- From: Havoc Pennington <hp Mcs Net>
- To: rms gnu org, miguel nuclecu unam mx, guppi-list gnome org, cottrell ricardo ecn wfu edu
- Subject: Guppi status/plans
- Date: Sat, 13 Feb 1999 23:55:33 -0600 (CST)
Several people have recently expressed interest in Guppi, so I thought I'd
write up a little text about the existing code and current plans for it,
for those who are interested. Basically this is a bit of propaganda.
First I'll talk about the goals of the project, and then a little bit
about the implementation so far. I am not a concise person so skim as you
see fit. :-) I hope you'll pass this message along to others who might be
interested in the project.
Here are the goals, or at least most of them:
Data visualization (i.e. interactive, fast, on-screen display of data
in easily mutable formats; "playing" with data).
Attractive plots for printing, and for inclusion in presentations,
Statistics. Powerful statistical tools should be available in the
Guppi environment, so that you can transform and manipulate the
data, then view it, in a single integrated system.
Easy-to-use. One role of the program will be as an embeddable
component providing graphs in the Gnumeric spreadsheet. The
Gtk and Gnome libraries are being used. Arcane commands should
not be required.
Interactive. Most plot programs construct a static description of the
plot, then render it to postscript or to the screen. This is no good
for data visualization. It is also no good for Excel-style plots,
where users can drag components of the plot around the screen, etc.
Powerful. The Goose library combined with Guile scriptability allows
you to perform fairly serious data analysis. As much as possible the GUI
will expose this functionality, but power users will enjoy the
interactive Guile shell. C gives us speed for crunching lots of
numbers, Guile gives a flexible interface to the C primitives.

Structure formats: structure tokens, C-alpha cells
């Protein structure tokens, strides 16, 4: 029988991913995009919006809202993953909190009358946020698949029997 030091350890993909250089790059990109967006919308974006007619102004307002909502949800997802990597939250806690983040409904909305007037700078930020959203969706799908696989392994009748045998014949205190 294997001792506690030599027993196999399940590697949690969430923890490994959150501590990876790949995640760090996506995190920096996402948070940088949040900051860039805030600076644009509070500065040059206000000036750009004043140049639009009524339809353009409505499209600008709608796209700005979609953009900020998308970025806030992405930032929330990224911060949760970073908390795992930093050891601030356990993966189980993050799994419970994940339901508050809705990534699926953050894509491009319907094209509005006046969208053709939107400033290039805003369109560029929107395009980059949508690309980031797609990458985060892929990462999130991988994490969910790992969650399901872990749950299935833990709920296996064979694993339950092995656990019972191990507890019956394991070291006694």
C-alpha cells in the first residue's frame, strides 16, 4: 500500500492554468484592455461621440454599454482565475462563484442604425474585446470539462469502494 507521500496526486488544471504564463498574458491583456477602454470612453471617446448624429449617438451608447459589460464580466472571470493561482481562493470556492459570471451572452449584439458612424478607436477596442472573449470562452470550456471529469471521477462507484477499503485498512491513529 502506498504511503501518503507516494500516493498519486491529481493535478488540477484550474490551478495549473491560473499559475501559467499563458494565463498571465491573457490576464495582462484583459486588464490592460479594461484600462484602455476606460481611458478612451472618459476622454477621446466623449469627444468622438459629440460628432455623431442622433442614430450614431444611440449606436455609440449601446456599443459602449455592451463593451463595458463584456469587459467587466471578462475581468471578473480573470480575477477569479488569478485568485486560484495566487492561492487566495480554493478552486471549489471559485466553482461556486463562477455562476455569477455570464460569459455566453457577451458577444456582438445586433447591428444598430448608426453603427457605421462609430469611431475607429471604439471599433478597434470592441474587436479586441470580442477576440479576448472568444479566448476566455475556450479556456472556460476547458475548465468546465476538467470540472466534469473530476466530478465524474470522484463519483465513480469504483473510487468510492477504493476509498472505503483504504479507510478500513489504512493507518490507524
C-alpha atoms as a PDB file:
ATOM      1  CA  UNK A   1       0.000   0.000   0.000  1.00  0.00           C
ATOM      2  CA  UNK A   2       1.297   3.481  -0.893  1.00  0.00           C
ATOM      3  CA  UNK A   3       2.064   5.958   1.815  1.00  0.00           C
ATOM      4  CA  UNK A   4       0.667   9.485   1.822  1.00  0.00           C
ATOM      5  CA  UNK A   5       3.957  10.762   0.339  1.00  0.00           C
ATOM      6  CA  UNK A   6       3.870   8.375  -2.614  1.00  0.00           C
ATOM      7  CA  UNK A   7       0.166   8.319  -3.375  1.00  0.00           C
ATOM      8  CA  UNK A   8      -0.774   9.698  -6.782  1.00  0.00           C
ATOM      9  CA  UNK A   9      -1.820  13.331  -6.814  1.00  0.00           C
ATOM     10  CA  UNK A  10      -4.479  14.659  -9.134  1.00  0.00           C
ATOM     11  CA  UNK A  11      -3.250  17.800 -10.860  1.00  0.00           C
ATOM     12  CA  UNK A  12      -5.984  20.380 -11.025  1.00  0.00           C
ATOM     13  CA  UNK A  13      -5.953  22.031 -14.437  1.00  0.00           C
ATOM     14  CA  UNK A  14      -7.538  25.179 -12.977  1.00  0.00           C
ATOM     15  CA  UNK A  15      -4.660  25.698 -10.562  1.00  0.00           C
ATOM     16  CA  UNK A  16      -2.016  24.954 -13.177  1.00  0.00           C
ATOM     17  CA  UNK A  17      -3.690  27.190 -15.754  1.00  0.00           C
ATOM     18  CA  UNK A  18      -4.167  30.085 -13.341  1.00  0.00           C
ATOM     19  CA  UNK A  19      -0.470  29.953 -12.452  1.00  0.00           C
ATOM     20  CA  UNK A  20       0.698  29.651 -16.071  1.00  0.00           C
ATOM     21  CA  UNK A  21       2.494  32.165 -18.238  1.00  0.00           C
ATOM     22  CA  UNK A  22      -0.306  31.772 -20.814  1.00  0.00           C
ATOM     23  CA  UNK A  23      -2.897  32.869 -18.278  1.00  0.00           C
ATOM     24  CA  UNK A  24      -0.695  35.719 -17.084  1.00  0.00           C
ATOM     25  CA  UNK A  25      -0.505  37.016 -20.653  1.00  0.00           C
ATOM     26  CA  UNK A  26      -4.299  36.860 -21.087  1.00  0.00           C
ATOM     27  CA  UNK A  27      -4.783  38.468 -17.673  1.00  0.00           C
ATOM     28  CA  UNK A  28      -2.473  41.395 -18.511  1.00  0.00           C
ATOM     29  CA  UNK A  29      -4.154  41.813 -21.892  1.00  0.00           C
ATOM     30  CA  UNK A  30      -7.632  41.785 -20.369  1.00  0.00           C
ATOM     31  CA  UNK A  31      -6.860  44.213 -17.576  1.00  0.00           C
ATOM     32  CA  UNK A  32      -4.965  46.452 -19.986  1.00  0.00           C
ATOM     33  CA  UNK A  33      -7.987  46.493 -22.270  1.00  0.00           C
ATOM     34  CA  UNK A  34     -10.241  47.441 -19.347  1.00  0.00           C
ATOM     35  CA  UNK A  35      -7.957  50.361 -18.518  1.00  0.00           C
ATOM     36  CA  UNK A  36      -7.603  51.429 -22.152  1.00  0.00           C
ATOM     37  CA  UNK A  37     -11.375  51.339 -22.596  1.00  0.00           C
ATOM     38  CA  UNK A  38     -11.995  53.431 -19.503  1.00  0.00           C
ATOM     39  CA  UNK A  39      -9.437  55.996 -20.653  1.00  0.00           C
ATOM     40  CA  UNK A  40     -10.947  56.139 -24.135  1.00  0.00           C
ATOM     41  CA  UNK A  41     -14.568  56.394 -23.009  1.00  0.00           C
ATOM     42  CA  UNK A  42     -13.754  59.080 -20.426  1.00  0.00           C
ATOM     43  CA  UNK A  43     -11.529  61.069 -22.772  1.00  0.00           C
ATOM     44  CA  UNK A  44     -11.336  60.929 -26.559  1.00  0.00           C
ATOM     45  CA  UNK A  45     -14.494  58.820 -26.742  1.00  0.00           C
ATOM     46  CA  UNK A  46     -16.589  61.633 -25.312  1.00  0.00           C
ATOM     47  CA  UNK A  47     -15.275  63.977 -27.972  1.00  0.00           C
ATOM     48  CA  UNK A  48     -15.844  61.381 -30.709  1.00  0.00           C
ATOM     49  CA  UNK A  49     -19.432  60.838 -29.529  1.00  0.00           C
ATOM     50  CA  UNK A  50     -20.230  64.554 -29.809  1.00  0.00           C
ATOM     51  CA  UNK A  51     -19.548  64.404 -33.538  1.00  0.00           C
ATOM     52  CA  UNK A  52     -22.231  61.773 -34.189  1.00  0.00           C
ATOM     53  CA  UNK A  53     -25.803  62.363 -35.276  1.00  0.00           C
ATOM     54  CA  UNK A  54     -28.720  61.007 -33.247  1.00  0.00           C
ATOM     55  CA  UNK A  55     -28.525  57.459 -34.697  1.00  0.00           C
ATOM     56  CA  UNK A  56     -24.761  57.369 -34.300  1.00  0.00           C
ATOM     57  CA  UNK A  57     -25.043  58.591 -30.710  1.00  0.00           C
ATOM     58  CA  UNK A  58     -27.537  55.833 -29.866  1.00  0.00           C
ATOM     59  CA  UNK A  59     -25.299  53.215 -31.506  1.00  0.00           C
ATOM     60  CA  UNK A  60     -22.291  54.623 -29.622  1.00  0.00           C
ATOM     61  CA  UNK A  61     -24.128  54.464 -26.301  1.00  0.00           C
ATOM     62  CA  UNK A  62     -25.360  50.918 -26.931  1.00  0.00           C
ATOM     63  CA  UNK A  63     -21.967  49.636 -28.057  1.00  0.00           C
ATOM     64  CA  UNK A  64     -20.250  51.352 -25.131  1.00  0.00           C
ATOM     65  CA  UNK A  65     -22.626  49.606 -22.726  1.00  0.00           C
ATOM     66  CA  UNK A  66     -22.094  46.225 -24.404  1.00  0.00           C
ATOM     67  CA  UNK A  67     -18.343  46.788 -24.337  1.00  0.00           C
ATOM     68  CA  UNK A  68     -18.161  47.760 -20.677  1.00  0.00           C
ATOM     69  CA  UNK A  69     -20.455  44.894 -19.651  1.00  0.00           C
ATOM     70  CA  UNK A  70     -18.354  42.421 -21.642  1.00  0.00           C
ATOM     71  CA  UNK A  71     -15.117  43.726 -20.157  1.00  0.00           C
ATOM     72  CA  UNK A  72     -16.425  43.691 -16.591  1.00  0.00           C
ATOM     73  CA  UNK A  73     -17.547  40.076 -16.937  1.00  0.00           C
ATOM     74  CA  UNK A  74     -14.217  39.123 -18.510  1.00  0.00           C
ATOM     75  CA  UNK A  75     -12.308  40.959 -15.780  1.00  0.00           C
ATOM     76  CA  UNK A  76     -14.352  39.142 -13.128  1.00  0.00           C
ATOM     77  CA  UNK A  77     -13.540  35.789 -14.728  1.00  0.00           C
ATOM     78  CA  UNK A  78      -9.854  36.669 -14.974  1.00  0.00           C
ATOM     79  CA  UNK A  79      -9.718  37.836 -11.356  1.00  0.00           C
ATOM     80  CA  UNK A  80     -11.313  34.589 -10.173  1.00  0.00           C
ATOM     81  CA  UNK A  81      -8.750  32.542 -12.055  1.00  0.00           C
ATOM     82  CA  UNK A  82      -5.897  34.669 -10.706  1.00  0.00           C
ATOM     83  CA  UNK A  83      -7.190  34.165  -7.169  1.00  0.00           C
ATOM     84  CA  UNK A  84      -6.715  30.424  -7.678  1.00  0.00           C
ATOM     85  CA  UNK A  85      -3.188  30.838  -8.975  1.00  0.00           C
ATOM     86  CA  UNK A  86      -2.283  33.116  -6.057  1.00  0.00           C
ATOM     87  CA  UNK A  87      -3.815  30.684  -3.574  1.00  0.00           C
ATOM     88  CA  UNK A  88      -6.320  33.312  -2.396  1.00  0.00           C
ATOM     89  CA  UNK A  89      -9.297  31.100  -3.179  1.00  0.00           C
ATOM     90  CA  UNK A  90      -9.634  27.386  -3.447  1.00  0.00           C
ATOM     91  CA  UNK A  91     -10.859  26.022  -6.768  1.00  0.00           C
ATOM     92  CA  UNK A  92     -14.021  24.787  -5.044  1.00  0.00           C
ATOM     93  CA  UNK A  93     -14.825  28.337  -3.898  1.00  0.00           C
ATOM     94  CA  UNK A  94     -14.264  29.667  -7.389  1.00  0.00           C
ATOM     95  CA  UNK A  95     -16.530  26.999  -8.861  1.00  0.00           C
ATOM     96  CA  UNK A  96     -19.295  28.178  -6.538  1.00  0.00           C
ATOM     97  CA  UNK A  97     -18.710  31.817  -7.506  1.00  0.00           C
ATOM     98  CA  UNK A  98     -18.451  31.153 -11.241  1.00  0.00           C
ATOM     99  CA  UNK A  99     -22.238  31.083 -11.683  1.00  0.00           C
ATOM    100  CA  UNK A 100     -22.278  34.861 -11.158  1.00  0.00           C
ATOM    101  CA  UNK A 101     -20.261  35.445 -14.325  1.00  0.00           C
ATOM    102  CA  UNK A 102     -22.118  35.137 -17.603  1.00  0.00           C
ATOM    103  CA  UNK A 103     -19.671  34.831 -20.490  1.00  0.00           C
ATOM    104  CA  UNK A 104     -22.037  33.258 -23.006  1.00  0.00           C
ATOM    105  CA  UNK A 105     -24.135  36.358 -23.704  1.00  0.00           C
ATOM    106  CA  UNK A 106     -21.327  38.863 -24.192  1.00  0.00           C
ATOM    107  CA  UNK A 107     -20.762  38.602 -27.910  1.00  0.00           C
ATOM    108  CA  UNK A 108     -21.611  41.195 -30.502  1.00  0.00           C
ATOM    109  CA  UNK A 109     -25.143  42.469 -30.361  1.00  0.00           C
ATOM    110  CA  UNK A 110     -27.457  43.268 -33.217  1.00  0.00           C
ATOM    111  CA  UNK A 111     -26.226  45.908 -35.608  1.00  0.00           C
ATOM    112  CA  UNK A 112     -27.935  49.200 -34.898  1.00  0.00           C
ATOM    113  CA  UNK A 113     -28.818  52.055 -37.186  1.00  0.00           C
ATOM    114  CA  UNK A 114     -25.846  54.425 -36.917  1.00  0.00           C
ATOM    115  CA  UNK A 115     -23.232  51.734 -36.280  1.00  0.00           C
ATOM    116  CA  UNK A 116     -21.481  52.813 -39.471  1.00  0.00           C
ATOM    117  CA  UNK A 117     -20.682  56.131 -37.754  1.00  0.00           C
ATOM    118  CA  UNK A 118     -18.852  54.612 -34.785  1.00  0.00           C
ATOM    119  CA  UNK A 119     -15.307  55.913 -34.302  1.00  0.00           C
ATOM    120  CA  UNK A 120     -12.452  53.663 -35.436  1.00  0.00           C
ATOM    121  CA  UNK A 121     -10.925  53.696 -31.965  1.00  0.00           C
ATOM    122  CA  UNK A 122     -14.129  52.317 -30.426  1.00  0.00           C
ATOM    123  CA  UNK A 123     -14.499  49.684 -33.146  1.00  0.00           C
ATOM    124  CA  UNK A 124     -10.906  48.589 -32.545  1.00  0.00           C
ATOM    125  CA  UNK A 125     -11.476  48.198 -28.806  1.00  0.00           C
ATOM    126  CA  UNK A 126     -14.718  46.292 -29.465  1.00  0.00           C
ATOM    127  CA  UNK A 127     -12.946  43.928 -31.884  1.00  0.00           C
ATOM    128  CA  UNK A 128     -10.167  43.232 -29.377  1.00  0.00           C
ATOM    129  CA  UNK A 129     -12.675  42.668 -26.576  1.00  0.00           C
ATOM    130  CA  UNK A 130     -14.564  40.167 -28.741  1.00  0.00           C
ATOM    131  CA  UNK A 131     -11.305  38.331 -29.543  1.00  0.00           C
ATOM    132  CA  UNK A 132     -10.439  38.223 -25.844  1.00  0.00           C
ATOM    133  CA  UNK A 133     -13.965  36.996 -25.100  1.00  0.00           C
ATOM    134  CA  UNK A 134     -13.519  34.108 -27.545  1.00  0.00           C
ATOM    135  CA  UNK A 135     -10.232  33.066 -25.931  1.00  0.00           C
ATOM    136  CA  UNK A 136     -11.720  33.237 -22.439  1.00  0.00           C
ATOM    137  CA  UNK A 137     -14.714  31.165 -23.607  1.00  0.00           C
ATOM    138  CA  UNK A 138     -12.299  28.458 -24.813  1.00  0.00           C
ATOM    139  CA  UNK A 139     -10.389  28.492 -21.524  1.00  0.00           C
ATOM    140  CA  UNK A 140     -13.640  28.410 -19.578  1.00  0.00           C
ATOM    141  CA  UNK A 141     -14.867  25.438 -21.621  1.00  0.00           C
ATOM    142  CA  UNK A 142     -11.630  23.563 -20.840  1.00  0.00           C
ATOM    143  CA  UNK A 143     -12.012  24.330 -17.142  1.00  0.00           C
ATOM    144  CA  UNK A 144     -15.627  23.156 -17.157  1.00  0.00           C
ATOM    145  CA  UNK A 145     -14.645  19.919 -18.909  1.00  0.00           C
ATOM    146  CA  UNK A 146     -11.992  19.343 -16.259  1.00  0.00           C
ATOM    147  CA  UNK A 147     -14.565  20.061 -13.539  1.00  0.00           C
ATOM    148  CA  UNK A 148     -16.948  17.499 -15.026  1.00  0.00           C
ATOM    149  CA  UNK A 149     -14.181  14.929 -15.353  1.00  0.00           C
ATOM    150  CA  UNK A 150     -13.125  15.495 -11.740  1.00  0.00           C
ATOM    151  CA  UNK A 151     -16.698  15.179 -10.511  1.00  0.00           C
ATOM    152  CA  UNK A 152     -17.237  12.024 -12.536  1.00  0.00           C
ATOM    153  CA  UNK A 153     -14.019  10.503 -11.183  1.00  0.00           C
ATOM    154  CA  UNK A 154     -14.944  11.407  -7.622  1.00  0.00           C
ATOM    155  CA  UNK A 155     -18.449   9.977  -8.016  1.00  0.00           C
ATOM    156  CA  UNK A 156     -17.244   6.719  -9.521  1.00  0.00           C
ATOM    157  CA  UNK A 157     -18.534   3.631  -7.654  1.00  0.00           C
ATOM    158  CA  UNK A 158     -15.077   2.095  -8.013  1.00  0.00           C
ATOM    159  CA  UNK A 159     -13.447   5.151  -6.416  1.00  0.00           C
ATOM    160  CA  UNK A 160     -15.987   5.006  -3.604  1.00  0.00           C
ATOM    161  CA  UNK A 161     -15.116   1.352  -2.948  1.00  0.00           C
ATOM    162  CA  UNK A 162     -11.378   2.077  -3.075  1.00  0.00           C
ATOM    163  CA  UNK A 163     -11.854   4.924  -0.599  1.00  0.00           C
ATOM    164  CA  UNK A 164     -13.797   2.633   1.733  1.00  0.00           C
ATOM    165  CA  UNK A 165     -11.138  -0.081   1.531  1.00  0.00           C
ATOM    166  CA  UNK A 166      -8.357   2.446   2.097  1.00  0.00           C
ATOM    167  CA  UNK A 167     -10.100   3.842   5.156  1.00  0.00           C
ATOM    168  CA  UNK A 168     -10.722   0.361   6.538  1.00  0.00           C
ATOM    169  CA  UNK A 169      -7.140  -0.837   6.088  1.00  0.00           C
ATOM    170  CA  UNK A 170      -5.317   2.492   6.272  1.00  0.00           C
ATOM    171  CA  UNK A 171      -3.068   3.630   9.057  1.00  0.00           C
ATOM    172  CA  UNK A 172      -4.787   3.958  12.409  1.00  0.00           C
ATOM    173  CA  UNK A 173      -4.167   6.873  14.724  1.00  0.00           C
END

Extensible. The program should be written in a modular, reusable way
so the C++ can be maintained and enhanced; Guile scriptability is
provided for user-level customization.
General-purpose. Most programs now available were written by and for
scientists. While Guppi will hopefully be useful in science, it should
also be useful for education, finance, presentations, and tracking your
Free. Of course. The license is GPL.
First, Guppi does not start from scratch. A number of libraries are
- Goose provides statistics, and comes with Guile bindings.
Jon Trowbridge and Asger Alstrup Nielsen are the primary
authors of this software; Goose is a standalone library
useful in any statistical application and even runs on
- Gtk/Gnome: These provide the tools to write a nice GUI,
complete with internationalization, etc.
- Gnome Canvas: The canvas gives us a nice graphics engine
for the plot displays.
- CORBA (via Gnome/ORBit): The main purpose of CORBA will be
to embed plots in Gnumeric. I am also using it for trivial
IPC to connect a Guile REPL to the Guppi process. Guppi
will probably be something of a testbed for the Gnome
embeddable objects framework (Bonobo).
- Guile. Guile allows you to add scriptability to an application
in a matter of hours; it makes things embarassingly easy. It
also substantially simplifies prototyping and testing (you can
torture-test core functionality with Guile scripts, before even
writing the GUI controls.)
- XML: Daniel Veillard at the w3 consortium has donated a nice
XML library to Gnome, which is used to load and save in
Guppi. This means tricky-to-import data, or data you import
then modify, is saved in a nice structured format. Also, plots
can be saved. Generic XML tools can be used to manipulate
the resulting file.
- libezpaint: This is a GPL library I am writing, basically a
framework for manipulable GnomeCanvas objects (such as resizable